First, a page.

A drug-mafia infested Goa plus menacing mobsters plus a little girl who goes missing plus a muscled man on a mission is equal to ‘Rocky Handsome’. What all of it basically comes down to is this: a sculpted John Abraham donning a black singlet–pajamas–combat cap, walking slo-mo down corridors, beating the c—p out of sundry bad guys. Or slashing holes into ‘em. Same difference. That is the sole purpose of this film.
The baddies are a colourful lot. One is called Mantoo, or Muntu. Another has a ponytail and leaps about like a terrible carbon copy of a bad carbon copy. Another is bald-pated and twinkly eyed. These two have a bodyguard who comes from one of those lands in the East where kinetic martial arts are used commonly. I think I heard someone say Thailand, so okay, he’s Thai. But really who cares about such specifics in a film which is determined to plumb all depths when it comes to grisly violence : from a man with an axe, to goons with knives and guns, and some kind of a vacuum drill, which is used in a most shiver inducing manner right at the start, every conceivable weapon is brought to bear. But before you can shout axe murderer, you ought to know that Abraham’s character is the most violent of them all.
Particularly in a climactic scene, in which he makes like a veritable whirlwind, using everything he has, to carve through his opponents. Of course he has a justification, because he is a Hindi film hero. Which is meant to make up for the absence of a coherent story-line, dreary set pieces, and long stretches of people shooting at each other. The film is based on a well-known Korean flick, and in Korean flicks which topline gore, the leading men are not saddled with back stories to make them look noble. Shruti Haasan shows up for a miniscule walk- on just to shed some good light on the hero, before he walks off into the shadows.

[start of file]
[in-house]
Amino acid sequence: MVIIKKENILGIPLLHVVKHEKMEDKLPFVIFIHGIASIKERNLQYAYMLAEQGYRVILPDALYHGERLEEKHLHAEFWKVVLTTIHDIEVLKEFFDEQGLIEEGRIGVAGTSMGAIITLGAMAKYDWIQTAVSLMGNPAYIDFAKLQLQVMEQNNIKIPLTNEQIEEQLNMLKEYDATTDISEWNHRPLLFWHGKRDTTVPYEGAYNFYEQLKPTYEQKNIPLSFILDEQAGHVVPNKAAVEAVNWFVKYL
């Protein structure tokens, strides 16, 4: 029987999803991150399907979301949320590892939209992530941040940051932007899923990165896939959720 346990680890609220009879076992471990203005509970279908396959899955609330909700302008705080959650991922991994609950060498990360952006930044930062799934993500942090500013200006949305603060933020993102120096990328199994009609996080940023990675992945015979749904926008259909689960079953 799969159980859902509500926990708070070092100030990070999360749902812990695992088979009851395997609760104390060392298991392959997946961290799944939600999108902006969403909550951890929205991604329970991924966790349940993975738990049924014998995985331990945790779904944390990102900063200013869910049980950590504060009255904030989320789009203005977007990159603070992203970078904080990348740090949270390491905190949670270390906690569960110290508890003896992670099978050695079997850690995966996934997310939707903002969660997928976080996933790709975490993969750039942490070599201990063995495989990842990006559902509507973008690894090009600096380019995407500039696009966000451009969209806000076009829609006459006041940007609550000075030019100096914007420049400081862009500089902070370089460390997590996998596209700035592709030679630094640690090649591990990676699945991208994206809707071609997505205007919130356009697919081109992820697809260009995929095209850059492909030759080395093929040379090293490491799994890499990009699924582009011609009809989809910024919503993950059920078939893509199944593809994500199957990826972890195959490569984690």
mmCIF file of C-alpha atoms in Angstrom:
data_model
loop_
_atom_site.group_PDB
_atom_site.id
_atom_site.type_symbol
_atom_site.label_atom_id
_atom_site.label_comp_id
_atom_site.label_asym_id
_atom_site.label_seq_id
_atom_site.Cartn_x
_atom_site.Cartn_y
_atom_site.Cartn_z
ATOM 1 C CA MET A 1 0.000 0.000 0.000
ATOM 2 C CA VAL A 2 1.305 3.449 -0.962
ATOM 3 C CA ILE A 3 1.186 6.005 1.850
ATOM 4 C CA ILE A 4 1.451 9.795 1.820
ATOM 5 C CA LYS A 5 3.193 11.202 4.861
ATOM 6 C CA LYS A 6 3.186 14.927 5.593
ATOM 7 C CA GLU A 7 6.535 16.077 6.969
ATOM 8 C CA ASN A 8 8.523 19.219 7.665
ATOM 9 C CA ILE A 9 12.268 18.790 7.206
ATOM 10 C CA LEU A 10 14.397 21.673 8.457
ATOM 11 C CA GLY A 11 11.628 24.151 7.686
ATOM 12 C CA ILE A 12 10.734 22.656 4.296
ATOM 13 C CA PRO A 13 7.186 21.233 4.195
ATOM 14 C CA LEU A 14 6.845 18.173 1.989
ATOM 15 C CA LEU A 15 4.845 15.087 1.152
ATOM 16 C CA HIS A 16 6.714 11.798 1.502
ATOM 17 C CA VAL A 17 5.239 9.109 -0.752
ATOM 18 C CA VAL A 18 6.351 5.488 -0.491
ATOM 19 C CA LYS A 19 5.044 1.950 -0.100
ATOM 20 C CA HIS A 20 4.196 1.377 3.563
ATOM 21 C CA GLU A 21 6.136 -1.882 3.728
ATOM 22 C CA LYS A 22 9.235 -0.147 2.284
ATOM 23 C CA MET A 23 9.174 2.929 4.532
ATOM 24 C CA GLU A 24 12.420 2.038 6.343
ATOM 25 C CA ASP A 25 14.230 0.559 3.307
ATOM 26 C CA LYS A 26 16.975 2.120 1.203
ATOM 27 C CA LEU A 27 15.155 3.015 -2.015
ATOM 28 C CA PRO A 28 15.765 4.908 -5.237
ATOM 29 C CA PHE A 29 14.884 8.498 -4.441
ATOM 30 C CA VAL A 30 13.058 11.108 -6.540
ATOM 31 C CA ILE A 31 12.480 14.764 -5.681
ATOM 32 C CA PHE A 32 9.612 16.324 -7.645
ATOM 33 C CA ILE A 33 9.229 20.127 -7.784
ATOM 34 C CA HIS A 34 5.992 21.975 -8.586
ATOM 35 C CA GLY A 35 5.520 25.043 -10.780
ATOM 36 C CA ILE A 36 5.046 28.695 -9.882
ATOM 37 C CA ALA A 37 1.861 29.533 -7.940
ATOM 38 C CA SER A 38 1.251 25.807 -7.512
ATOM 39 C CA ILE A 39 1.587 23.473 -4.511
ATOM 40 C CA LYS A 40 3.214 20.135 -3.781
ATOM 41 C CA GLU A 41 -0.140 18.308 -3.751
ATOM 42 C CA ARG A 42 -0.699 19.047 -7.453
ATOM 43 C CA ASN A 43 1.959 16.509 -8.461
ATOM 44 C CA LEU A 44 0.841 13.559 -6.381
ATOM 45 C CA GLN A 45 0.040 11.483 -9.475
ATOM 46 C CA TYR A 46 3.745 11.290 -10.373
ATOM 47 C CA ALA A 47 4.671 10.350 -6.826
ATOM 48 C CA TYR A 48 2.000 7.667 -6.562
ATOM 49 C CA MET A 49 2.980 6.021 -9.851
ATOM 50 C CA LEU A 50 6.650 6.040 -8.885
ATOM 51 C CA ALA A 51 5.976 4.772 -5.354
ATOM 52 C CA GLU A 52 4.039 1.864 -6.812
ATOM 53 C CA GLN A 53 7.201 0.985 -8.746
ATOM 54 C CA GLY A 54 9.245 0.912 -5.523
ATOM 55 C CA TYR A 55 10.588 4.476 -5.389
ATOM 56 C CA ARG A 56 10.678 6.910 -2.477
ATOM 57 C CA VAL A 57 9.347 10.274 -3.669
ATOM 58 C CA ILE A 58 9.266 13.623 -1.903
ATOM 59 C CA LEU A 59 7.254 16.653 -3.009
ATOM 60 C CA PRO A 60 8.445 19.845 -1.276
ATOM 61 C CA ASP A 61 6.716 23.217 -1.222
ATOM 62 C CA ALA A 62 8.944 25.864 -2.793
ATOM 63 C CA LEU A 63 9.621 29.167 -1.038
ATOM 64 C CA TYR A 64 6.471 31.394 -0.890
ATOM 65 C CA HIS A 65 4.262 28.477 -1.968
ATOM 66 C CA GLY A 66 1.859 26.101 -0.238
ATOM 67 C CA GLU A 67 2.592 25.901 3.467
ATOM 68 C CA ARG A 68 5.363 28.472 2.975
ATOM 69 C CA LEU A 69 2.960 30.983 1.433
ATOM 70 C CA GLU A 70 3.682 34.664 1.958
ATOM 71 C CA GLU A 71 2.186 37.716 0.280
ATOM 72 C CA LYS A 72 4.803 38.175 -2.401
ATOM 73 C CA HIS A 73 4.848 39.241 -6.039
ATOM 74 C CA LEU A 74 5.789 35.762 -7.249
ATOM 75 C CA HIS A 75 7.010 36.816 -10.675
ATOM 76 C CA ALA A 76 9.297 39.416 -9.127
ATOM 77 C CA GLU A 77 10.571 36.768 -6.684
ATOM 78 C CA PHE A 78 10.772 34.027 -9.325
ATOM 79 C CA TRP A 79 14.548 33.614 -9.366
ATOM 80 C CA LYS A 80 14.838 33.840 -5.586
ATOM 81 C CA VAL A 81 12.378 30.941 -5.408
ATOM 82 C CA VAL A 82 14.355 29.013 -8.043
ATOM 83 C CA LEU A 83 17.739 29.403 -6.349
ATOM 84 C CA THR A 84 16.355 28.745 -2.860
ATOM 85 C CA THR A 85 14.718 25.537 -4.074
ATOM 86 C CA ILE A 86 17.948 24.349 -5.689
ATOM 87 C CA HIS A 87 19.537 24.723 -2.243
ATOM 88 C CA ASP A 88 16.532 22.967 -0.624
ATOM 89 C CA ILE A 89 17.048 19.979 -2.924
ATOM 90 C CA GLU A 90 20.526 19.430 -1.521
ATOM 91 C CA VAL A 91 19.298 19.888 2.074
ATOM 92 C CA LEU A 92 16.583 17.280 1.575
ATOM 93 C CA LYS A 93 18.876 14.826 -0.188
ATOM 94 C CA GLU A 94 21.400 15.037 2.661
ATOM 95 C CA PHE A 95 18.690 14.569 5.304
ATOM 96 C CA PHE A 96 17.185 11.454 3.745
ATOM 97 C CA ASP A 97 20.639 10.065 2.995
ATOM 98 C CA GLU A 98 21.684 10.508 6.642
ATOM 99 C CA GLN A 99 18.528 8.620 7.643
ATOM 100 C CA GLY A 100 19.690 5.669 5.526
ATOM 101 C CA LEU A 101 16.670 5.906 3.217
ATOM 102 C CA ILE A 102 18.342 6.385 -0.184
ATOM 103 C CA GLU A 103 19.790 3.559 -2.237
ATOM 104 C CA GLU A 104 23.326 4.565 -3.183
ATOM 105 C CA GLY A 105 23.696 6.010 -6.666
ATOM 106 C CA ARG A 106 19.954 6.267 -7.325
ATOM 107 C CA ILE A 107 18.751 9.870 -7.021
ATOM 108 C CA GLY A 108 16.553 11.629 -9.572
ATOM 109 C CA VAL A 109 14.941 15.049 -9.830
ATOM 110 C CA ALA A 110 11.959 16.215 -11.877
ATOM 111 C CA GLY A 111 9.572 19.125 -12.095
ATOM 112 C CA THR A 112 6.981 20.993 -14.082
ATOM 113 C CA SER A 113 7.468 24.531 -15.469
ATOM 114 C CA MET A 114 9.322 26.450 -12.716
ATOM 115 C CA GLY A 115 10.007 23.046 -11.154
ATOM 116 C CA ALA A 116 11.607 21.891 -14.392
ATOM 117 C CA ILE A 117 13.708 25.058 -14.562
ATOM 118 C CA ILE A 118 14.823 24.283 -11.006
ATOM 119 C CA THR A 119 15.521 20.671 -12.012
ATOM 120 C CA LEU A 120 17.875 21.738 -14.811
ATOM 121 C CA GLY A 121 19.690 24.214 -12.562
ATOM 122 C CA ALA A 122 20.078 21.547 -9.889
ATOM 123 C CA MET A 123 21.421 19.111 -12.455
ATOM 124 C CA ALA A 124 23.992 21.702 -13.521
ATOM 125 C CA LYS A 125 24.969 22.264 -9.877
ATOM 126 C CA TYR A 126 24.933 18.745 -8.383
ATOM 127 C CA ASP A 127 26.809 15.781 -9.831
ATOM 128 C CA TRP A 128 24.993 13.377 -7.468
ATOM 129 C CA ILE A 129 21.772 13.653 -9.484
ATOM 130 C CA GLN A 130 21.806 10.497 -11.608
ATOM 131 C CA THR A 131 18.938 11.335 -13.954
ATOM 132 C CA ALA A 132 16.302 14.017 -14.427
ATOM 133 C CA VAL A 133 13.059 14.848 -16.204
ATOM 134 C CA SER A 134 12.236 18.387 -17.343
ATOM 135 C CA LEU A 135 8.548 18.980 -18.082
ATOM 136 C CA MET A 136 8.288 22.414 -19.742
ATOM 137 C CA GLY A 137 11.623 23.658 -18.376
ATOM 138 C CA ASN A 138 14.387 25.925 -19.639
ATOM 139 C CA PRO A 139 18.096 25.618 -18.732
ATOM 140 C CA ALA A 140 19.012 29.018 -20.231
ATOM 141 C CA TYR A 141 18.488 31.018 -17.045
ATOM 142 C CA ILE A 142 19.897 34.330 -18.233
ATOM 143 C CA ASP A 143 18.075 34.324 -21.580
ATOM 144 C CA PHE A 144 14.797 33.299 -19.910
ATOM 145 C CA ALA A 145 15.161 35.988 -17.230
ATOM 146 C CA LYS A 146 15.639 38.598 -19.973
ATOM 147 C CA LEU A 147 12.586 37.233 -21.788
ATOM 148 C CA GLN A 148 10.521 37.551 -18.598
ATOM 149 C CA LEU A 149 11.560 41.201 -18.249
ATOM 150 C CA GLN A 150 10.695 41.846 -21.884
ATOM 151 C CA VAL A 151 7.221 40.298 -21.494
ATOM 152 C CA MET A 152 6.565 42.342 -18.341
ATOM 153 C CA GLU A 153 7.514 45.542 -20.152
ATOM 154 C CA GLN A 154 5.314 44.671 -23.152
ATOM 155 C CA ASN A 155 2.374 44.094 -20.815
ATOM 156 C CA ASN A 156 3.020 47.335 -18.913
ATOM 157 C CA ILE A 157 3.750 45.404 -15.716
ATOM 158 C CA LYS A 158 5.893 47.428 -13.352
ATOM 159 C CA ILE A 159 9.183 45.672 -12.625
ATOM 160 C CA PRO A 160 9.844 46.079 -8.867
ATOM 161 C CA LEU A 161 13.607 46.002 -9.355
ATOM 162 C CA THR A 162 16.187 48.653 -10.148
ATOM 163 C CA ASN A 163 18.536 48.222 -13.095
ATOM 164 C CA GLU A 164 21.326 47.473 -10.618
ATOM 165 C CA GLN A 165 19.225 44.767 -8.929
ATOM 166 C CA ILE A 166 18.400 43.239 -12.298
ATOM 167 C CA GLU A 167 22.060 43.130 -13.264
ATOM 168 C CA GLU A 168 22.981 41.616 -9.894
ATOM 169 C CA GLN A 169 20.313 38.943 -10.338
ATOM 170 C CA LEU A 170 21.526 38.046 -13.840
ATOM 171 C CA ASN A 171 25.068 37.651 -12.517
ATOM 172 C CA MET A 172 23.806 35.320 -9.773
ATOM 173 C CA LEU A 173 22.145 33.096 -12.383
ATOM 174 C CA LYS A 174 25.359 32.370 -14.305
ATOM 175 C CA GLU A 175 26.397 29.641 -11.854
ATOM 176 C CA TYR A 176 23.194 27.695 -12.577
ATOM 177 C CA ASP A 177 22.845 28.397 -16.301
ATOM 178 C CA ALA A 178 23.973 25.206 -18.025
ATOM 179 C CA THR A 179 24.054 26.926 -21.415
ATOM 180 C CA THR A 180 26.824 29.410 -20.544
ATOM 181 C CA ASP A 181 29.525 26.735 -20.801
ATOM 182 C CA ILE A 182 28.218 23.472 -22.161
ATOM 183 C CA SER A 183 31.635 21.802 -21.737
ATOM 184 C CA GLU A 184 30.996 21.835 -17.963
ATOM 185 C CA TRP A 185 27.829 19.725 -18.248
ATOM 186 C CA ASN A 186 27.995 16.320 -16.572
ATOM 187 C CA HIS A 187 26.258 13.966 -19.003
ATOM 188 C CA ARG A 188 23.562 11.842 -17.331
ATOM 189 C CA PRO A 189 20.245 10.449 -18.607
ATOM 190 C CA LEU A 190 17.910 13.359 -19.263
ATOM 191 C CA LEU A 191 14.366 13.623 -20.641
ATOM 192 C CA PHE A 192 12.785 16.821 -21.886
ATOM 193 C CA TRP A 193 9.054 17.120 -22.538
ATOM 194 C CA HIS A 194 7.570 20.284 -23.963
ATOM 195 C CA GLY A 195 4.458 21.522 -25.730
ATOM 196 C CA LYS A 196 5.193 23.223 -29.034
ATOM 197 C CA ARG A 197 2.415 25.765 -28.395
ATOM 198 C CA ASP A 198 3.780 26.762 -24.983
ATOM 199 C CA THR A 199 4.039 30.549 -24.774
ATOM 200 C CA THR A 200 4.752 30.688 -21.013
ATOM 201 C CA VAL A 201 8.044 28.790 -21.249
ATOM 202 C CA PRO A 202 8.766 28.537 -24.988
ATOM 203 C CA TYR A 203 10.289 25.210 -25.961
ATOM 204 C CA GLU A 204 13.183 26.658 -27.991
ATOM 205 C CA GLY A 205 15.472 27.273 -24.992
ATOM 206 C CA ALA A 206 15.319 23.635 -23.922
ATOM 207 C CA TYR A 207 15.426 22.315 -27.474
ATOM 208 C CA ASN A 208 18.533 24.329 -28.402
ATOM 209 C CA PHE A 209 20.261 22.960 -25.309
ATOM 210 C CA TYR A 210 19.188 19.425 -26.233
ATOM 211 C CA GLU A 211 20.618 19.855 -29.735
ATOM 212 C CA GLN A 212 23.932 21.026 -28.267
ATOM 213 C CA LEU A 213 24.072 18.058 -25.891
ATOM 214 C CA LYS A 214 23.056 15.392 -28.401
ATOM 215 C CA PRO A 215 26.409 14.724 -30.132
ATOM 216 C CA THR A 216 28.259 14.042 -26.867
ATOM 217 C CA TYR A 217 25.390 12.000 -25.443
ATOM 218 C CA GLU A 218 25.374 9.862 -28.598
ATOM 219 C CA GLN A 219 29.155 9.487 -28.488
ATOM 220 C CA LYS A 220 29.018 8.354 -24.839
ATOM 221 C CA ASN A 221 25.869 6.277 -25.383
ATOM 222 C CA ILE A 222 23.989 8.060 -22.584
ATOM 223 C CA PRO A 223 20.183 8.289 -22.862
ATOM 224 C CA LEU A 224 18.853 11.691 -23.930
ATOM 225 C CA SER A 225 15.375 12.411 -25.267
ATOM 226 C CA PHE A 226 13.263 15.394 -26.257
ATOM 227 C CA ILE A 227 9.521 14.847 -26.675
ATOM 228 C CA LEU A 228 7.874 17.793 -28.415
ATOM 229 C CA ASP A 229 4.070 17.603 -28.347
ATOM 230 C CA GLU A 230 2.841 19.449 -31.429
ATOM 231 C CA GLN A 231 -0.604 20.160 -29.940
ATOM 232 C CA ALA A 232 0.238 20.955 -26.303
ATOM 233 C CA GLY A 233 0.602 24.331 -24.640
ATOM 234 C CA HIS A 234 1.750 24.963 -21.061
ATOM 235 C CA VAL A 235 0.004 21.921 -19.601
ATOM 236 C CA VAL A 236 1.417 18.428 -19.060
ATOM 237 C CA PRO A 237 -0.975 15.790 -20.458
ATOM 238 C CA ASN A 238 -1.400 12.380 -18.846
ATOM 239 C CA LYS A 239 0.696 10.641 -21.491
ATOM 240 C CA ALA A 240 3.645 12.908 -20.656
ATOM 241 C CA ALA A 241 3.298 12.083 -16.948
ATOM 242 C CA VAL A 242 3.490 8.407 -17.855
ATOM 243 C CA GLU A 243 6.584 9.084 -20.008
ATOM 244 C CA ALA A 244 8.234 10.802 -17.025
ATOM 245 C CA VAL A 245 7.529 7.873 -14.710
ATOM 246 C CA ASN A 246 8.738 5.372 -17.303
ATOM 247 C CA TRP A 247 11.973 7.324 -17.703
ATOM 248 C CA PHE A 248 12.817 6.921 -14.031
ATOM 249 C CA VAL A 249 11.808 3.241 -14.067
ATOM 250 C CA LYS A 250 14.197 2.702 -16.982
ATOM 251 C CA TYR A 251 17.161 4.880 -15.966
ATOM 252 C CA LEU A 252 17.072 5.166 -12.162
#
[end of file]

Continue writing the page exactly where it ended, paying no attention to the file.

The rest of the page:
John Abraham’s Rocky Handsome is a double: the screen splits into two, with both Rocky and Handsome come striding towards us, just in case we were confused. He only appears bad, see, he’s actually a good guy with a terrible past. The rest of the space is filled with an eight year old (Diya Chalwad) who’s made to talk like she’s double that, and given a relationship with our hero which is meant to tear you up, but feels faintly creepy. Theres a young woman with a drug habit. Just when you think it couldn’t get any worse, you come upon the gracious Suhasini Mulay trucked out as a sleazy peddler of kids. Everything is all over the place in this Goa over-run by ‘Roosis’, and dark night clubs, and organ traders, and scenes of extreme, hard-core violence.